Okay to Say
Famous Texans stand up for movement aimed at ending mental health stigma
It wasn’t too long ago when a woman with breast cancer didn’t dare admit it in public — too much stigma and embarrassment. Fast-forward 30 years, and we have people “thinking pink” loud and often to raise awareness for the disease and money for research.
Mental health issues are in the same place breast cancer was three decades ago. The “hush hush” attitude toward mental illness makes it hard for people to talk about this disease, whether it’s their own or a loved one’s. Two-thirds of people with a diagnosable mental illness don’t seek help, and that’s a tragedy with effective treatments available.
Now is the time for change. A new grassroots movement called Okay to Say is raising awareness about mental health issues that affect Texans. They’re also shining the spotlight on the challenges and successes people encounter when seeking help. They are making it okay to say, “I need help” or “someone I care about needs help.”
The statewide effort launched in March with President George W. Bush, Emmitt Smith, and Mark Cuban encouraging people to join the movement and add their voice through a statewide social and digital media campaign.
“Nine out of 10 Texans think that it is more difficult to discuss mental health rather than a physical issue,” says Andy Keller, PhD, chief executive officer of the Meadows Mental Health Policy Institute, one of the creators of the Okay to Say movement. “By starting the conversations, we help those living with mental illness, as well as their families and loved ones, know that they are not alone and that effective treatment exists.”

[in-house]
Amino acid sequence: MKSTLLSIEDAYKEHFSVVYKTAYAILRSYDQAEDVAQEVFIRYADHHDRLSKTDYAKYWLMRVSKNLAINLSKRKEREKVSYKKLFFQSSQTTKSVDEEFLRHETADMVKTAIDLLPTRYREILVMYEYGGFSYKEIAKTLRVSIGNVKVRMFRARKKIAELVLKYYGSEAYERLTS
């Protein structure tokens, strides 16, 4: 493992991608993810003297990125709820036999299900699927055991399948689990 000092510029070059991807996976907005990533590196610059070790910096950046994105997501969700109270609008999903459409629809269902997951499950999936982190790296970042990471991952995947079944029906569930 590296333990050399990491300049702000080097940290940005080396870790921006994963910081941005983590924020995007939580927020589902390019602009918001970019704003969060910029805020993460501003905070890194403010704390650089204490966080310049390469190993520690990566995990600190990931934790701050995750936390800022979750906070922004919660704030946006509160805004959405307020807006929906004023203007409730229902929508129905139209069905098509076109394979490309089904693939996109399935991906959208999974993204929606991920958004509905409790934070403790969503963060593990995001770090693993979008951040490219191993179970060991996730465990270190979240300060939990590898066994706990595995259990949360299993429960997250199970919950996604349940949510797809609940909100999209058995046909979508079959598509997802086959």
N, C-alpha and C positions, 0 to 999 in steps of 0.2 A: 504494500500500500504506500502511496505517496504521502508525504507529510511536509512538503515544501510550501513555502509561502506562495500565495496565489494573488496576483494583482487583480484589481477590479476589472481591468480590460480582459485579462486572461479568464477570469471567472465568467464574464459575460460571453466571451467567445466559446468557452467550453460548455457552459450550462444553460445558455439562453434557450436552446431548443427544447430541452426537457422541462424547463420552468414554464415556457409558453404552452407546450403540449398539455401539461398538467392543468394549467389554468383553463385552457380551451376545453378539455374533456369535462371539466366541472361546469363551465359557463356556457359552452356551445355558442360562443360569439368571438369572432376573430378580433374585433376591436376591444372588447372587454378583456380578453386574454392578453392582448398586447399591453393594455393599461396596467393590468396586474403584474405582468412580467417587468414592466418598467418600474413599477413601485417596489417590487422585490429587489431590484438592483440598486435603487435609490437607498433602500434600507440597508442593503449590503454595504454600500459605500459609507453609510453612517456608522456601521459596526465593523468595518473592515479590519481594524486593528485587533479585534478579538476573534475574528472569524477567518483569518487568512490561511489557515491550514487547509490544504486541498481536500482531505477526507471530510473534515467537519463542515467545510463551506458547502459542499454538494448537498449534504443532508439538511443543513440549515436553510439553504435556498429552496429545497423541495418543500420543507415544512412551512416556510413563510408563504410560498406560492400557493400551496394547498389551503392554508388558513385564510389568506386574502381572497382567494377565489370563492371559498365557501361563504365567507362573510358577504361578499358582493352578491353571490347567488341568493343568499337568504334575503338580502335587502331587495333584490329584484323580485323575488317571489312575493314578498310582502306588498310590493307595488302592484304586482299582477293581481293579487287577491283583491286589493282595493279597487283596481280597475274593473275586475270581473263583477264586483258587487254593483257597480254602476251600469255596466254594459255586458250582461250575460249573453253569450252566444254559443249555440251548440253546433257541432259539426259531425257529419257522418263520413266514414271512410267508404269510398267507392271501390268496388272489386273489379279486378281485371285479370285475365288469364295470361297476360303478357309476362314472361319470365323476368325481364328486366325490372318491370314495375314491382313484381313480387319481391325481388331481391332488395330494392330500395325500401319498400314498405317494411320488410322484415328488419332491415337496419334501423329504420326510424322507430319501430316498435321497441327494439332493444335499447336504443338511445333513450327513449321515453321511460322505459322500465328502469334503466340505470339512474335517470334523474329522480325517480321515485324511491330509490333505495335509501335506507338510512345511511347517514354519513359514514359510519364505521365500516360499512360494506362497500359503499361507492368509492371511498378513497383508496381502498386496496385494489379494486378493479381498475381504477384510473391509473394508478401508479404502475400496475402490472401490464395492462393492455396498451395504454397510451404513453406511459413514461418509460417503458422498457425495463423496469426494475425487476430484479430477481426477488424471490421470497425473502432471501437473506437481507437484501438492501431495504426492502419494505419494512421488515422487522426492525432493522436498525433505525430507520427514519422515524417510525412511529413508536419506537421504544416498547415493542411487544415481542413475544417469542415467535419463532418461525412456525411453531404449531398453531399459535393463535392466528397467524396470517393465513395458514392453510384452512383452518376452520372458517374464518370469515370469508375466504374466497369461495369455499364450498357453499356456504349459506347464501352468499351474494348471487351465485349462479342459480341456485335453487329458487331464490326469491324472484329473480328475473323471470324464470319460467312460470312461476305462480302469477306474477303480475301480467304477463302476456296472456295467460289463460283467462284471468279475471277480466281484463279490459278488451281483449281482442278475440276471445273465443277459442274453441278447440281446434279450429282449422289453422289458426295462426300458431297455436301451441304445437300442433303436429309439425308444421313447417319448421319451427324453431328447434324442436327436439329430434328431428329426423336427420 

One of the worst parts of living with mental illness is the lack of hope or knowledge about available help, as well as the bias that leads to social, psychological, and physical costs and tragic personal consequences. Too many people with a treatable mental illness delay or even fail to get care.
No one has to suffer alone. Okay to Say wants to break this cycle.
Texans can show their support to those with mental illness by signing their names — or signing in anonymously — on OkaytoSay.org, and by uploading photos, videos, personal stories, and sharing the campaign with friends and family on social channels.
“The first step in getting people help is to realize that it’s okay to say you live with mental illness or know someone who does,” Keller says. “By talking openly about mental health, we can lead the way in getting people the help they need.”
Watch the video about Okay to Say here, and be sure to sign your name to the growing list of people at OkaytoSay.org.